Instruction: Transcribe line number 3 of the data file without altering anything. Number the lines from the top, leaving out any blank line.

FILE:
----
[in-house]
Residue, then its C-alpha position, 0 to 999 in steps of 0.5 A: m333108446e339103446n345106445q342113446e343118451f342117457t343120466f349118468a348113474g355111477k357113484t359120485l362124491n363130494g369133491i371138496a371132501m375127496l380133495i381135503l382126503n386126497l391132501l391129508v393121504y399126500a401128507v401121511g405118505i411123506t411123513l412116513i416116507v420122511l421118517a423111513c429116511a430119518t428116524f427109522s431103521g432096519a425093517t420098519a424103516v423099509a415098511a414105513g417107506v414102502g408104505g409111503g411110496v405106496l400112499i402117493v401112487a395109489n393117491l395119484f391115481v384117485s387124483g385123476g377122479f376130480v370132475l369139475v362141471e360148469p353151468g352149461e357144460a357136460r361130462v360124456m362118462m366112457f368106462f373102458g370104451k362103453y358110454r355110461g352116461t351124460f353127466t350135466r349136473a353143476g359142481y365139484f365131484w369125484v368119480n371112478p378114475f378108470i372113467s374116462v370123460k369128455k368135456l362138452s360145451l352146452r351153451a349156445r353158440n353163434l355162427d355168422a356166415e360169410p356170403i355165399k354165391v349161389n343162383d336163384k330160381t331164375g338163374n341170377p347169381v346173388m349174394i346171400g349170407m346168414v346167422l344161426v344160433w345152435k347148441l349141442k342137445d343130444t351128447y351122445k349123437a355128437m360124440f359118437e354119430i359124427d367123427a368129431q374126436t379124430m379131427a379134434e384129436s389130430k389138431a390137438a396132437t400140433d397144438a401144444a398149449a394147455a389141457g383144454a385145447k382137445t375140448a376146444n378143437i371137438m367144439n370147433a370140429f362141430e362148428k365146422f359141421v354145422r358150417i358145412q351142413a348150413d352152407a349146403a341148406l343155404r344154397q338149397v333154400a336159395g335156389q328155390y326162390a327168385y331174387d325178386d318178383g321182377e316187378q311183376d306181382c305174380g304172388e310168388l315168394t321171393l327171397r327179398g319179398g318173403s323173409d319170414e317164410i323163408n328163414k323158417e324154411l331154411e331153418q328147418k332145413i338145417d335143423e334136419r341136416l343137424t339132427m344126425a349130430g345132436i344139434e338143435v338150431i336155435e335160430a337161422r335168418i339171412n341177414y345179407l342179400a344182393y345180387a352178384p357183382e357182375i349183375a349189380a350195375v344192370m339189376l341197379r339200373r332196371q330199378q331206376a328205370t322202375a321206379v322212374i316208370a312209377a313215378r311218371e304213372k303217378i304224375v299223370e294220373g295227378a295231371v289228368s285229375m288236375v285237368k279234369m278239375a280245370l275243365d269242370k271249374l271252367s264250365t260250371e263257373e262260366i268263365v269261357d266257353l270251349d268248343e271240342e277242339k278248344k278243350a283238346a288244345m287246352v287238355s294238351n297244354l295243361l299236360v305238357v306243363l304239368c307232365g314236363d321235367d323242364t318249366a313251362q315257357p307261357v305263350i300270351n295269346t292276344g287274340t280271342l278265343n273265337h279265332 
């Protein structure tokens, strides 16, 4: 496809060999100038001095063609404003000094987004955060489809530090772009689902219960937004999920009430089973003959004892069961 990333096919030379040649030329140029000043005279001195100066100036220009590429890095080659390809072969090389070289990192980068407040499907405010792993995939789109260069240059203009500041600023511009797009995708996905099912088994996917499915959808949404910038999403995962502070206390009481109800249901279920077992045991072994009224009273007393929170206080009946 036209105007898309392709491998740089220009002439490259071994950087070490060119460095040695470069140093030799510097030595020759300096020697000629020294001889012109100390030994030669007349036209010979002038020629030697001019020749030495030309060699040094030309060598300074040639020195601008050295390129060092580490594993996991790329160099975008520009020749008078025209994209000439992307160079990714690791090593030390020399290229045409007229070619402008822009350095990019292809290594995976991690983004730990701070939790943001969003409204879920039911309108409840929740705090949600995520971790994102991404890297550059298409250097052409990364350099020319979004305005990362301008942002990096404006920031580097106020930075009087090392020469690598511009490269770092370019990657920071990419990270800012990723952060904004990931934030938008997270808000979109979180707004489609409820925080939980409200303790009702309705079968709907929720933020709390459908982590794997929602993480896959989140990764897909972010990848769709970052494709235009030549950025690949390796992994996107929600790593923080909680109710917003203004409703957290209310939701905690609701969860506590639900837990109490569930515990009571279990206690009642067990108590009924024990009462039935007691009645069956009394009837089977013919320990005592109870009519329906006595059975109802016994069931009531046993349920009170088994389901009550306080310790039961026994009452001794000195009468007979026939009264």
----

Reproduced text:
């Protein structure tokens, strides 16, 4: 496809060999100038001095063609404003000094987004955060489809530090772009689902219960937004999920009430089973003959004892069961 990333096919030379040649030329140029000043005279001195100066100036220009590429890095080659390809072969090389070289990192980068407040499907405010792993995939789109260069240059203009500041600023511009797009995708996905099912088994996917499915959808949404910038999403995962502070206390009481109800249901279920077992045991072994009224009273007393929170206080009946 036209105007898309392709491998740089220009002439490259071994950087070490060119460095040695470069140093030799510097030595020759300096020697000629020294001889012109100390030994030669007349036209010979002038020629030697001019020749030495030309060699040094030309060598300074040639020195601008050295390129060092580490594993996991790329160099975008520009020749008078025209994209000439992307160079990714690791090593030390020399290229045409007229070619402008822009350095990019292809290594995976991690983004730990701070939790943001969003409204879920039911309108409840929740705090949600995520971790994102991404890297550059298409250097052409990364350099020319979004305005990362301008942002990096404006920031580097106020930075009087090392020469690598511009490269770092370019990657920071990419990270800012990723952060904004990931934030938008997270808000979109979180707004489609409820925080939980409200303790009702309705079968709907929720933020709390459908982590794997929602993480896959989140990764897909972010990848769709970052494709235009030549950025690949390796992994996107929600790593923080909680109710917003203004409703957290209310939701905690609701969860506590639900837990109490569930515990009571279990206690009642067990108590009924024990009462039935007691009645069956009394009837089977013919320990005592109870009519329906006595059975109802016994069931009531046993349920009170088994389901009550306080310790039961026994009452001794000195009468007979026939009264």